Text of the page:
CELEBRATION AT RHYL. SIR HERBERT ROBERTS ON WEALTH AND POVERTY. In celebration of the enrolment of a hundred I members, the Commercial Travellers' Associa- tion, North Wales Branch, dined together on Saturday night at the Queen Hotel, Rhyl. Mr. Tom Lawrence, of Colwyn Bay, the branch Pre- sident, occupied the chair, and was supported by Sir J. Herbert Roberts, M.P., Mr. F. Coysh, the General Secretary of the United Kingdom Commercial Travellers' Association Mr. T. Grainger, Chairman of the National Executive Council Mr. T. H. Morgan, the Hon. Solicitor Mr. D. Gwesvn Price, the Hon. Social Secre- tary Mr. A. Rhydwen Jones, the Chairman of the Rhyl Urban District Council and Mr. LI. B. Evans, Vice-Chairman of the Rhyl Council. Councillor A. L. Clews occupied the vice-chair. There were also present Messrs. J. Taylor, C. Palmer, J. Foulkes, H. Davies, G. Jones, D. P. Morris, E. Evans, E. G Evans, W. McKinley Davies, W. G. Mobley, Oakley, E. W. Parry, H. Roberts, Doughty-Davies, J. W. Roberts, Tom Bell, W. P. Parry, D. O. Williams, T. G. Humphreys, W. Carmichael, T. H. Roberts, S President TOM LAWRENCE, ESQ., COI.WYN BAY. H. Williams, J. F. Stone, J. B. Griiffths, E. B. Jones, W. T. Williams, J. H. Williams, D. D. Davies, Hope Jones, F. Weston, W. Levin, O. W. Roberts, J. T. Jones R. F. Williams, W. Elphick, 'F, D. C linker, Trevor Roberts, and Horace Haselden. The tables were beautifully set out, and Miss Denham, the manageress of the Queen's Hotel, placed before the guests an excellent repast, of which the menu was as follows:- Consomme Royal. Cream of Celery. Halibut, Shrimp Sauce, Fried Filleted Soles. Jugged Hare. Roast Ribs of Beef, Horse Radish Sauce. Boiled Leg of Mutton, Caper Sauce. Roast Duckling. Plum Pudding. Trifle. Dessert. The loyal toasts having been duly submitted ( from the chair, Mr. T. H. Morgan proposed 4, The United Kingdom Commercial Travellers' Association and its Chairman. In proposing the toast, Mr. Morgan com- mented strongly upon the fact that the Associa- tion was too well known to need elaboration or explantion at his hands, and it was gratifying for them all to know that its objects were becoming more and more known every day. It was a desirable thing for any profession to have such an Association, but in particular was it desirable in the case of an Association such as theirs-an Association which would look after all the interests of the commercial fraternity. He did not think that any profession could be likened to that of the commercial traveller. The interests were very wide, and extended to all parts of the world, so that their Association could not but be one which would confer a benefit upon the members. Three years ago a change had taken place in the constitution of the Association, and they had all been pleased with that change, seeing that the Permanent Secretary, who had been appointed, was a gentleman whom they were all proud of. (Ap- plause.) Since then they had prospered im- mensely. It was growing daily, and they now had 65 branches and 14,00-0 members. He ven- tured to think that in time to come the Associa- tion would be a power in the way of linking commercial brethren together. The central offices were now in London. They should have had them there years ago. Seeing that London was the centre of the world. Concluding, Mr. Morgan said that if they had not advanced as far as to have a Member of Parliament of their own, yet they had in Sir Herbert Roberts a gentleman who was a Member of Parliament, and A as 1\: the san'e time one of them. (Loud applause.) The toast '.vas then drunk with great enthusi- asm. Mr. T. Grainger, who wore the beautiful chain of his office (the gift of Mr. W. H. Lever), in responding, said it reflected the greatest credit on the branch officers and secretary, who had worked with such enthusiasm. (Applause.) The Association was particularly necessary in the present time, and the U.K.T.C.A. claimed to be the best association of its kind and to be run on business lines. No association, he ventured to say, paid more attention to the details of its work that that to which he at all events was proud to belong. (Applause.) What, it might be asked, was the Association for? It could not settle the wages or the hours on the ground of its members, but it could make it easy for the -members to get over the ground by securing good facilities with the railway companies, it could assist a lame dog over a stile, it could see that the agreements between employer and employed were properly drawn in the interests of the members, and it could see that justice was done. Further, it could assist those who fell by the way or their widows and children. The benefit society and the benevolent funds were very useful adjuncts, and the Association was in many ways advantageous to the profes- sion, and not alone in material benefits, for there were moral and social advantages too. (Applause.) Concluding, the speaker put forward an elo- quent plea for more earnestness and less critic- ism on the part of the general body of the sub- scribers, who should endeavour to familiarise themselves more with the details of the work of the Association, in place of criticising the efforts of the workers, seeing that that only brought about a general apathy towards the work. In nine cases out of ten such onslaughts were r:de either bv men who had an axe to grind or dis- appointed with life. Mr. Grainger also tenre- cated in the strongest terms the attitude which some members adopted of withdrawing from the Association if they could not get their own way. Tn some cases such members did not want 2S- sistance, but it was nice to know that they weie assisting others if they did not want assistance themselves. (Loud applause.) Mr. F. Coysh, the General Secretary, said that to commercial travellers an association "-as as necessary as combination was among those connected with every other avocation, 't was doing good to the profession, but it could do more if the members would give it "reater financial resources. He described the COTTE- sponding Association in Germany, which lias a huge membership, large funds for defence purposes, palatial offices, the rents from vhich return a dividend of 4 j er cent, besides s upply- ing accommodation for the Association rent free. He advocated a change in the system of administration of the British Association with a view to increasing the proportion of subscriptions sent up to the central office on the basis which in Germany has proved so effective. Mr. Coysh also offered to the North V- £ les Branch his heartiest congratulations upon its success in past years. The reason of that success was very simple. It was due to the unity and the earnestness and the enthusiasm which characterised the Welshman's handling of almost everything he took upon himself to do. When Welsh people got hold of a good thirg, they froze on to it as much as possible. It was thought at one time that such an association was not wanted, but times and conditions were changing in such a way as to make the Associa- tion a vital necessity, just as associations v;ere wanted for other trades. lIe would tell however, that the Association was rot doing the work it should do, seeing that the funds weie not adequate to the demands made upon li m. He urged them not to reduce the programme, but to provide the funds adequate to meet its demands. He would like, however, to tell tlxm Chairman COUNCILLOR E. G. EVANS, RIIYL. that the constitution oi the \ss.ociaiion was -till quite wrong, and was noi yet on a right system Branches were right, but as they were now run they did not conduce to a right development of the Association as a whole. It was a case of the branches and the districts being placed before the work as a whole, and until that was altered they would lack a fine and safe constitution. He urged that every subscription ought to be made direct to the central office in London. In Germany, out of a subscription of thirty-four marks, thirty were sent direct to the central office, four being retained for branch purposes. Such a reform, said the speaker, would tend to of men who had their own axes to grind, and bring to an end the carping and the criticising at any rate it would place the Executive Com- mittee abon such criticism. It would also do away with the danger of the rate being manipu- lated bv two or three of the discontented. Such tactics weakened the power of the central auth- ority, for no association had been better served by a set of voluntary officials than theirs. They were men who were doing their best for the Association as a whole. It was most vital to see that the men who took to the road in future were fitted morally, educationally, and physical- ly to carry on the work. (Loud applause.) A POLITICAL "TRAVELLER" Sir Herbert Roberts, M.P., proposed The North Wales Branch and its President." He had the honour of assisting in the inauguration at all events of the branch, and of being a member of the branch and its first President. He was a commercial traveller of a political type he was always on the road, and belonged to a firm which happened for the present, at any rate, to be a going concern. (Laughter.) There was no salary attached to his position, but, on the other hand, he had not yet received notice to quit.. (Laughter.) Whatever the future might bring forth, he hoped nothing would occur to sever his connection with the branch to whose prosperity he was now asking them to drink. (Applause.) He was delighted to think that on an occasion of that kind politics could not creep in any way. After all, the trade and commerce of the nation ought to be out- side the bounds of political considerations. (Applause.) The day would, he hoped, never come when the shadow of politics would fall upon our commercial situation. (Applause.) I He wished to congratulate the North Wales branch upon its progress numerically. A year ago the membership was 76 now it had achieved its century. (Applause.) He wished also to congratulate the Society upon its Secre- tary (Mr. Humphreys), for whom he confessed a high regard. (Applause.) WEALTH AND POVERTY. Always he had looked upon the central prin- ciple of that Association as of the utmost conse- quence in the development of the national life—namely, self-help. (Applause.) Not for a moment would he minimise the very grave scandal that existed to-day with regard to the inequality between riches and poverty in this land. No one could look upon the life of the country in many directions without sorrow and dismay, and they would all do what they could to bring about an epoch when there would be greater equality of opportunity for all. At the same time he hoped they would not forget that it would be impossible to regenerate the life of this nation without carrying out in all its fullness the principle of self-help, of individual effort, and individual lesponsibility. The sal- vation of the nation must come from high char- acter and from individual effort and intelli- gence. (Applause.} A NECESSITY IN TRADE. He hoped that the travellers would all realise the importance of the profession to which they belonged. It was a profession. The com- mercial traveller was an absolutely essential constituent of the trade organisation of the nation and Empire. (Applause.) He supplied the channel, and, in a large measure, the motive power by which the trade and com- merce of the country were carried on. As Europe was giving a great deal of attention, through its commercial travellers, to Great Britain, so ought Great Britain to give some attention to the trade of Europe, and he would seriously urge upon the members of the United Kingdom Commercial Travellers' Association the importance of doing something in the direc- tion already suggested by Mr. Coysh, ot bring- ing about in time that type of intelligence, that knowledge of language, and that technical skill and experience which would enable Britain to do in Europe what the European commercial travellers were doing for their own trade in this country. (Applause.) Their parish, said Sir Herbert, should be any- where where trade was to be done, and accord- ingly he wished the Association every success in the future. (Loud applause.) He thought that they could look forward to a period of greater prosperity in North Wales, and they would all benefit from such increased trading conditions. Especially would that be the case in respect of an improvement in agriculture. He hoped that the North Wales branch and the Central As. sociation would prosper in numbers, in power, and in influence. From the bottom of his heart he desired its success. (Loud applause.) The President having offered a few brief re- marks, Mr. George Evans was called upon to re- spond. In doing so he said that he found it difficult to find words to thank Sir Herbert for the cordial way he had proposed the toast, and for the enthusiastic manner it had been hon- oured. You will permit me," said the speaker, 11 to say in the name of the North Wales branch how deeply indebted we are to Sir Herbert for his great kindness in coming amongst us on the most inconvenient evening of the week. We appreciate and thank him. (Applause.) Sir Herbert stands among the foremost sons of Wales. (Applause ) the whole Principality is proud of him and his achievements. (Cheers.) We honoured him by electing him to be the first President of the branch in 1905. Of course, he could not say whether the presidential chair of the North Wales branch of the U.K.C.T.A. had been a stepping-stone to higher honours- (laughter.)-at any rate we honoured Sir Her- bert first, and no one rejoiced more than the commercial brethren of North Wales on the great honour that had been bestowed upon him. (Cheers.) Mav Sir Herbert and Lady Roberts long enjoy the much-coveted but in their case richly deserved honour. (Cheers.) Their next President was Sir Ernest Cochram, whom, he Vice- h_- irman MR. J. KOIIEIT s, i\ 11 YL regretted tn say, tney did not see much of, owing to his residence in Ireland and London. Their present President, just plain Mr. Tom Law- rence of Colwyn Bay, a man of worth, a man of integrity and delighted at all times to give them a helping hand. They owd him much for the success of the gathering. For two vears he had filled the office with credit to himself, and won the appreciation of the members. He had been a real live President. (Cheers.) May the presidential chair, in his case, be a stepping- stone to higher honour, that one day they would see him grace the magisterial bench of their neighbouring county of Denbigh. (Cheers.) As Chairman of one of the progressive branches of their great Association, they were proud of their -record. The branch was established in July, 1905, and after five months' existence had 16 members. At the close of 1906 they had 32 members, and after a period of five and a half years they reached the century. (Cheers.) Still, like Mr. A. J. Balfour on the naval question, or Mr. D. Lloyd George on the success of the Budget, they were still dissatisfied, yet hopeful, for they sa-w 200 up in the vista of the future. (Cheers.) Institutions such as that appeared to pass through three stages of existence. The first, that of enthusiasm the second, that of criticism and the third, that of appreciation. For two years the enthusiastic stage prevailed, and they were immediately plunged in the stormy sea of criticism but the faithful held on to the oars with stout hearts and with an unfaltering faith until that night they made a call at the port of appreciation. (Cheers.) But we mean to set sail again to further progress," said Mr. Evans. Continuin, he said he wished to say, incidentally, that if any in- stitution had been helped forward by the Press, both provincial and local, it was the North Wales branch of the U.K.C.T.A., and he de- sired to take that opportunity of thanking the Press for their aid in the past, and hoped for their assistance in the future. (Cheers.) In their branch work they had been blessed with enthusiastic workers, past and present officers vieing with one another in the service of their fellows. They had established a branch of the Benefit Society, and had a local Benevolent Fund—two adjuncts they were proud of. They had been successful in dealing with local mat- ters with the railway companies. He took that opportunity of thanking the officials of the L. &• N.-W. Railway Co. for their courtesy and kindness in meeting their wishes in regard -to stopping the Greenore Boat Express at Colwyn Bay that night, so as to enable their friends to return home. This was the second occasion they had granted this concession, and might he throw out a hint to the Colwyn Bay Urban Dis- trict Council that they join hands with the North Wales Branch of the U.K.C.T.A in peti- tioning the 1.. & N.-W. Railway Co. to stop that express train at Colwyn Bay on request? Seeing that Colwyn Bay is not so important a town as Rhyl—(laughter),—" by request should satisfy them. (Laughter.) They were affiliated to the North-West District Federation of the U.K.C.T.A., co-operating with a view of en- hancing the progress of the parent body in that district, which extended from North Wales to Carlisle branches, and it was worth noting that a member of this branch was the Vice-Chair- man of that Federation, with its 23 branches and a combined membership of 3,000. At the Na- tional Conference they had carried the idea of free transfers between branch and branch, constituting a policy of continuity on national lines. The official Year-book, although defeat- ed at the Hull Conference, was not dead, and they looked forward to the Executive Council reviving it in some form or other in the near future. Let them stand fast, and as a mighty yet peaceful army aim at the increased pros- perity of the nation. May they live up to the high standard of their calling, developing the commercial side of their lives, and also enrich- ing the nobler traits of their characters, that they may be truly be called "Anbassadors of Commerce, and "play their part in the main- taining and enhancing of the honour, the in- tegrity, and the prosperity of British commerce in the eyes of the whole world. ,T.oud applause.) A PRESENTATION. A very pleasing feature in the arrangements of the function took place in the form of a pre- sentation to Ir T. G. Humphreys, of Colwyn Bay. the Hon. Secretary of the branch, of a beautiful French 400 day clock of old English design. The clock bore the following inscrip- tion Presented to Mr. T. G. Humphreys, as a mark of appreciation of five years' service as Hon. Secretary of the North Wales Branch U.K.C.T.A., October 22nd, 1910." In taking part in this ceremony, Mr. E. G. Evans said that during the five and a half years Mr. Humphreys had beer their Secretary they would agree with him that he had been inde- fatigable in his efforts, and had given them of his best. (Applause.) During that period no one could have done the work better, and the present magnificent gathering was his crowning work. It was their desire, therefore, to present him with some small token of their appreciation of his efforts. (Applause.) The Chairman, in making the presentation, said that he endorsed all Mr. Evans had said. ¡ Mr. Humphreys had not only served them well, but had served them with a smiling face. (Ap- plause. ) In responding, Mr. Humphreys said: "I have listened with interest to the kind, though far too flattering words which liave been spoken con- cerning myself and work, and I am more than pleased to receive this token of the recognition of my humble efforts by my fellow members. I am deeply moved by the kind thought and gen- erous action of my co-workers, and I shall value this token for its intrinsic value as well as for what it represents, the esteem and kindly feel- ing of my commercial brethien. It is some- what difficult to express all that I feel on this occasion. I ask myself the question. What have I done to merit this? Five years ago, it is true, there was entrusted to me, an untried and comparatively unknown man, the formidable task of organising the commercial travellers of North Wales into one strong branch affiliated with our National Association. I instantly re- cognised the importance of that task, and re- solved I would be true to my trust. With the valued help and hearty co-operation of those around me, we put our hands to the plough, and although the furrows were rough, a barren waste has been transformed into richest pas- tures. But after all, I have onlv done my duty, and I feel that others who have helped in the work should also share in the praise. To-night, on the eve of my letirement as Secretary, I have the satisfaction of knowing that our work has not been carved in snow. As much as I an. touched by year kindness, the greatest reward I could ever hope to secure is to know that the Hc,ri. 'I ret-,Ur(,r MR. J. W. TUNNA, COLWYN BAY. s nag which I was r-.ainiy responsible for unfurl- ing in North Wales is going to continue to be unfurled, and my earnest desire is that we shall go forward into the future with increased en- thusiasm, renewed energy, greater earnestness, and more determination, to link up every com- mercial traveller in North Wales into our Na- tional Commercial Brotherhood, and to make this branch still worthier of the name that it bears and the Association which it forms a part, thus lending our aid in the general ;dvan<,c- ment and uplifting of the whole commercial fra- ternity. (Loud applause.) The next toast proposed was that of The Chairman and the Council of the Town of Rhyl. It was proposed by Mr. T. W. Roberts in the course of a very witty speech. Mr. A. Rhydwen Jones, J.P., in resoonding to the toast, said he hoped that the members of the North Wales Branch of the U.K.C.T.A. would feel that they had received the best welcome to Rhyl on the occasion of their fifth anniversary dinner, and that they would have a profitable meeting in every sense of the word, as well as a successful future. So much was expected of them by those dependent upon their exertions that on behalf of the Rhyl Urban District Coun- cil, and in the name of the town of Rhvl, he wished their Association every success and God speed in their endeavours. They as a body of representative gentlemen knew by instinct and experience what it was to represent a good house, and how they conscientiously endeavour- ed, to the best of their ability, to discharge their dnties to their employers and- to those it was their opportunity to call upon, to facilitate the business they were individually concerned in. How disappointing at times were the results of even their best endeavours, and how necessary it was at times to arrange and re-arrange them- selves for further combat to succeed in what thev were really determined to accomplish. It required grit, perseverance, honesty of purpose, to profit from past experience, to keep them- selves to the forefront and to possess and secure the latest ideas in order to receive the patron- age of those who were at all times ready to sup- port a go-ahead, soirited policy. That was the position of all representatives, whether they were members of a council or of a commercial community. (Applause.) He did not believe in riish,"n,- into one scheme for the sake of spend- ing money foolishly before having overcome all difficulties of the last. Nor did he believe in standing unnecessarily still. (Hear, hear.) He believed in endeavouring to think out a real good, solid scheme, and when it was considered to be the best and the most feasible, not to cleave a stone unturned until it was accomplish- ed. (Applause. 1 Rhvl at the present time re- quired something exceptional from its repre- sentatives, and the sooner the better they and the town realised that they must rely more upon Hon. Secretary MR. T. G. HUMPHREYS, COLWYN BAY. their own personal endeavours rather than pend upon the irritating, flowery promises of company promoters, who did not seem to have the confidence (;f their own recommendations, by supporting them with their own capital in a reasonable way before ;>oiv»g to the British pub- lic, the (better it would be for the town. Confi- dence was a power of great delicacy, yet it was withal powerful, sweeping away predictions of disaster, drawing to its side and support the cultured, learned and gifted of the best in the world, to make the heart, the mind, and the eye pleasant in witnessing the success of its en- deavours. Take Rhyl at the present time. What were they as a Council reallv doing beside ad- ministering what they were in the ordinary course responsible for He was of the opinion that if they as a Council were unable at present to bring forward a definite scheme they should still endeavour to do so, and if necessary ad- opt means of tapping the minds of the rate- payers generally. For it was quite possible that a divided responsibility was no responsibility for which the ratepayers were depending upon. (Hear, hear.) A Council who may be dormant was wasting time in the immediate present. (Hear, hear.) He repeated what he had had the pleasure of before stating, that he was pleased that they had in Rhyl a number of commercial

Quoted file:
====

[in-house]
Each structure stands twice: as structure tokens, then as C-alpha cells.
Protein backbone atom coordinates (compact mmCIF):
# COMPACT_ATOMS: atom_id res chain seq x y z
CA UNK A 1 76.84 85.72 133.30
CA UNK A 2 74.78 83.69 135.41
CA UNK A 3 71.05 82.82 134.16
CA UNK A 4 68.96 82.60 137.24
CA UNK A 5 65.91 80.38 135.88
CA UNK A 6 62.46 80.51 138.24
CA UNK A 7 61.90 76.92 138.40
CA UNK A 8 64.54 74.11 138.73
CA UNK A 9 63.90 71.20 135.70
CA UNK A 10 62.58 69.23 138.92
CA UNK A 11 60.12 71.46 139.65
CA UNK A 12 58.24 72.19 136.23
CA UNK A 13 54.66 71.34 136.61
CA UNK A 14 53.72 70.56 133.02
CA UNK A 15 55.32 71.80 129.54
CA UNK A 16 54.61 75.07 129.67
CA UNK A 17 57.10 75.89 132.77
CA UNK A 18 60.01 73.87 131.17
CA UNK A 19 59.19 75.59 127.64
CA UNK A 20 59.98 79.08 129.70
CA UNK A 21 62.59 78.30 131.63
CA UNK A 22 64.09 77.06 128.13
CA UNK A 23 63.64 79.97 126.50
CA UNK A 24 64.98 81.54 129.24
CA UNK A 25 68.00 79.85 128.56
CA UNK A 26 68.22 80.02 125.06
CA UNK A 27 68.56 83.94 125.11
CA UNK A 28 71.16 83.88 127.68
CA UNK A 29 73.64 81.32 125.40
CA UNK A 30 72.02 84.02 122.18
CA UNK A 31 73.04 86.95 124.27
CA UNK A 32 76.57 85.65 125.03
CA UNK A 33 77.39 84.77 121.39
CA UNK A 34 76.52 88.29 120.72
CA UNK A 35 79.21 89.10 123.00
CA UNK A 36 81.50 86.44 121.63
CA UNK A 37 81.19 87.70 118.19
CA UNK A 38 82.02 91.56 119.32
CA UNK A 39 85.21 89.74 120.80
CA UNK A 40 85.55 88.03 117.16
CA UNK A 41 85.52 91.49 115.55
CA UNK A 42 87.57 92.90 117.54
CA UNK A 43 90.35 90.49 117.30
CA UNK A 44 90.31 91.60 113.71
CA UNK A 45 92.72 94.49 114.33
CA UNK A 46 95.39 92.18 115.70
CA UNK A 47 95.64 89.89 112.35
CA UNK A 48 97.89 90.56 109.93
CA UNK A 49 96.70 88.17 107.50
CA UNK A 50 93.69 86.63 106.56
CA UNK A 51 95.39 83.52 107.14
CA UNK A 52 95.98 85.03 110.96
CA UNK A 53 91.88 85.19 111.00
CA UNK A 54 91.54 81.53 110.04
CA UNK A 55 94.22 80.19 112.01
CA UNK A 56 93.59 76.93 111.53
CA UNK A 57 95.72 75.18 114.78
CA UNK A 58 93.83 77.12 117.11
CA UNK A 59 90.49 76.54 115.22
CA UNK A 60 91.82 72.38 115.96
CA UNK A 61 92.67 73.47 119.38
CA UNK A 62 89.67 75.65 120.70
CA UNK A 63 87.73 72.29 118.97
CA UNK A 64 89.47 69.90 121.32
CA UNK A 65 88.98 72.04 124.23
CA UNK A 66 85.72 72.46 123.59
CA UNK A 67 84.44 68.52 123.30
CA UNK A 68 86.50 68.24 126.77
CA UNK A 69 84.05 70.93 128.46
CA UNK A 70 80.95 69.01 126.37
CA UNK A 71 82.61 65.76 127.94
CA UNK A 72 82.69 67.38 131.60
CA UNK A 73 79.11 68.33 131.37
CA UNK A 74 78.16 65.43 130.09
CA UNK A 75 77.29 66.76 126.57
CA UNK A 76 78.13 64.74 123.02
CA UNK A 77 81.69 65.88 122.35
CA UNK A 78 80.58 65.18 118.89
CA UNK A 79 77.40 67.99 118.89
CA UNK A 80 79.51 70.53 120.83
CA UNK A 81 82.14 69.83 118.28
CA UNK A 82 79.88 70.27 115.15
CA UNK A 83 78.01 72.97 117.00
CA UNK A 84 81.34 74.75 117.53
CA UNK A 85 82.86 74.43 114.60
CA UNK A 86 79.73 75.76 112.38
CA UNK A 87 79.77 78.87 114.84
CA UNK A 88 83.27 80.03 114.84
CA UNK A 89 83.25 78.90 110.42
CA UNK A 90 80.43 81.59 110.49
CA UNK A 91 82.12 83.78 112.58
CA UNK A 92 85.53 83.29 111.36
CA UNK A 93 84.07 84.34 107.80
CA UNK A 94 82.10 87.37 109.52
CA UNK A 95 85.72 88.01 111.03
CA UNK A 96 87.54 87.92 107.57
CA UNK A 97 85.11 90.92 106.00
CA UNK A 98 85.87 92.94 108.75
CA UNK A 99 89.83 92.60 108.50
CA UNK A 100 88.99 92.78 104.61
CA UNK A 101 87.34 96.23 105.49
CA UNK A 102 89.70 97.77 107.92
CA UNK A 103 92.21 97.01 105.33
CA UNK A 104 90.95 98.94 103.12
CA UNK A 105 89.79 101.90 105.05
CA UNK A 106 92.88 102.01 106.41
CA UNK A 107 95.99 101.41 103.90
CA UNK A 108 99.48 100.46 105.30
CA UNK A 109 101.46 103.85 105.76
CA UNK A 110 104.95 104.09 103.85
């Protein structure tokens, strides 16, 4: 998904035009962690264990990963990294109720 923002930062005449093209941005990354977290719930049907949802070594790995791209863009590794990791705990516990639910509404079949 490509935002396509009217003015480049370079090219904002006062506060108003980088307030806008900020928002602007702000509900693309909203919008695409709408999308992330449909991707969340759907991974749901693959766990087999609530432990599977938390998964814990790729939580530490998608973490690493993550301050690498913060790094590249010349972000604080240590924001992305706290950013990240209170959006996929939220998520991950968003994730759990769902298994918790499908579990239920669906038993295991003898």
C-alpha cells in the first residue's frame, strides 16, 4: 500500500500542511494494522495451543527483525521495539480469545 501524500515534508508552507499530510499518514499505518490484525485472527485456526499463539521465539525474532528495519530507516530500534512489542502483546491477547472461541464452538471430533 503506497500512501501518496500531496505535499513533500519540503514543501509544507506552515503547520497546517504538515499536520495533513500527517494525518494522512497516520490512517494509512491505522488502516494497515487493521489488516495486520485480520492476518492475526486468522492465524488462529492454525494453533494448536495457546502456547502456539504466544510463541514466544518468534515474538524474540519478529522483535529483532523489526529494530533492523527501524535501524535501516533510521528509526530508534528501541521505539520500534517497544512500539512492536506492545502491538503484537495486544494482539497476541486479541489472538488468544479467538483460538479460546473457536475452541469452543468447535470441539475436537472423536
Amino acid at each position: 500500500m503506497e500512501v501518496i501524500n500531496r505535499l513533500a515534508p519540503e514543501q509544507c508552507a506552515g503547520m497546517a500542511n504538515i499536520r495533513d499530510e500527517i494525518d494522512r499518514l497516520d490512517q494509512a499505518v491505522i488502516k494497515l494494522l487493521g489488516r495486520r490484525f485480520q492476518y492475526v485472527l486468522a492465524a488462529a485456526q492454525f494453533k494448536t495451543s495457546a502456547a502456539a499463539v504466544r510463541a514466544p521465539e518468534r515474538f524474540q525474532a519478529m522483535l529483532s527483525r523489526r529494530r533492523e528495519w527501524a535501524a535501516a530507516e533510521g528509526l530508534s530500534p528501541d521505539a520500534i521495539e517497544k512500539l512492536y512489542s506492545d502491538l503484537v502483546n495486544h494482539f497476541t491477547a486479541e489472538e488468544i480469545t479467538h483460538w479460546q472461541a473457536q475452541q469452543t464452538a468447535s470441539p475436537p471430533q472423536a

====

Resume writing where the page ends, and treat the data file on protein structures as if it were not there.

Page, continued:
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CELEBRATION AT RHYL.\